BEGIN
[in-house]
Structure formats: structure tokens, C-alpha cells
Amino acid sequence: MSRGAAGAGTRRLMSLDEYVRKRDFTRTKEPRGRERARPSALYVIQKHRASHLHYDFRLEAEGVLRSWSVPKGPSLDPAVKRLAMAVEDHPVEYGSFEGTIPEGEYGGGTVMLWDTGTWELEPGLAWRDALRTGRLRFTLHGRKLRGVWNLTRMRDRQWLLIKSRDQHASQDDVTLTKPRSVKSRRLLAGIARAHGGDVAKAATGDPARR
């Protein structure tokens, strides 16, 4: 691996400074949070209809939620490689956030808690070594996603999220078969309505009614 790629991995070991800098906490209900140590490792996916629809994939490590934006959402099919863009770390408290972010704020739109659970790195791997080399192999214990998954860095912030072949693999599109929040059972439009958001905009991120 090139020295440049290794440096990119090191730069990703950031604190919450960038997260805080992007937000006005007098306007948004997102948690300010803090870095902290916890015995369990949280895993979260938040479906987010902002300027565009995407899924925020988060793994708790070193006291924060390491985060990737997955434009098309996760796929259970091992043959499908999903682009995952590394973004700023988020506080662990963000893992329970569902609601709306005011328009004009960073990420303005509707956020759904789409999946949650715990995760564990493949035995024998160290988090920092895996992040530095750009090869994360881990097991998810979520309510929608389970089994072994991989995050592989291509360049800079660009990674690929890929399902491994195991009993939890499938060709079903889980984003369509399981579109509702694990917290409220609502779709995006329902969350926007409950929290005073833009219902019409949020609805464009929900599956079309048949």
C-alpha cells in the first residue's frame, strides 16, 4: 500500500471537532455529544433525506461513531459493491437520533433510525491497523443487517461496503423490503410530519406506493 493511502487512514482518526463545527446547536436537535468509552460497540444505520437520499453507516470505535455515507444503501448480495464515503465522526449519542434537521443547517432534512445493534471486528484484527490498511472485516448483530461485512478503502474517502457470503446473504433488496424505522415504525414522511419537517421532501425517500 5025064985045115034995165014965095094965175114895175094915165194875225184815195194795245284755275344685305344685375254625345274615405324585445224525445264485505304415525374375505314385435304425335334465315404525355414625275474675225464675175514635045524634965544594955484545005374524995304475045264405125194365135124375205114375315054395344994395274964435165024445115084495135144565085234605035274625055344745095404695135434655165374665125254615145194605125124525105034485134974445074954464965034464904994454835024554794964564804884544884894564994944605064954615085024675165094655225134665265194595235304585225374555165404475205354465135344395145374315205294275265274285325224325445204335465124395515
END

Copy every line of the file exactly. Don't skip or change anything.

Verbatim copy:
[in-house]
Structure formats: structure tokens, C-alpha cells
Amino acid sequence: MSRGAAGAGTRRLMSLDEYVRKRDFTRTKEPRGRERARPSALYVIQKHRASHLHYDFRLEAEGVLRSWSVPKGPSLDPAVKRLAMAVEDHPVEYGSFEGTIPEGEYGGGTVMLWDTGTWELEPGLAWRDALRTGRLRFTLHGRKLRGVWNLTRMRDRQWLLIKSRDQHASQDDVTLTKPRSVKSRRLLAGIARAHGGDVAKAATGDPARR
């Protein structure tokens, strides 16, 4: 691996400074949070209809939620490689956030808690070594996603999220078969309505009614 790629991995070991800098906490209900140590490792996916629809994939490590934006959402099919863009770390408290972010704020739109659970790195791997080399192999214990998954860095912030072949693999599109929040059972439009958001905009991120 090139020295440049290794440096990119090191730069990703950031604190919450960038997260805080992007937000006005007098306007948004997102948690300010803090870095902290916890015995369990949280895993979260938040479906987010902002300027565009995407899924925020988060793994708790070193006291924060390491985060990737997955434009098309996760796929259970091992043959499908999903682009995952590394973004700023988020506080662990963000893992329970569902609601709306005011328009004009960073990420303005509707956020759904789409999946949650715990995760564990493949035995024998160290988090920092895996992040530095750009090869994360881990097991998810979520309510929608389970089994072994991989995050592989291509360049800079660009990674690929890929399902491994195991009993939890499938060709079903889980984003369509399981579109509702694990917290409220609502779709995006329902969350926007409950929290005073833009219902019409949020609805464009929900599956079309048949």
C-alpha cells in the first residue's frame, strides 16, 4: 500500500471537532455529544433525506461513531459493491437520533433510525491497523443487517461496503423490503410530519406506493 493511502487512514482518526463545527446547536436537535468509552460497540444505520437520499453507516470505535455515507444503501448480495464515503465522526449519542434537521443547517432534512445493534471486528484484527490498511472485516448483530461485512478503502474517502457470503446473504433488496424505522415504525414522511419537517421532501425517500 5025064985045115034995165014965095094965175114895175094915165194875225184815195194795245284755275344685305344685375254625345274615405324585445224525445264485505304415525374375505314385435304425335334465315404525355414625275474675225464675175514635045524634965544594955484545005374524995304475045264405125194365135124375205114375315054395344994395274964435165024445115084495135144565085234605035274625055344745095404695135434655165374665125254615145194605125124525105034485134974445074954464965034464904994454835024554794964564804884544884894564994944605064954615085024675165094655225134665265194595235304585225374555165404475205354465135344395145374315205294275265274285325224325445204335465124395515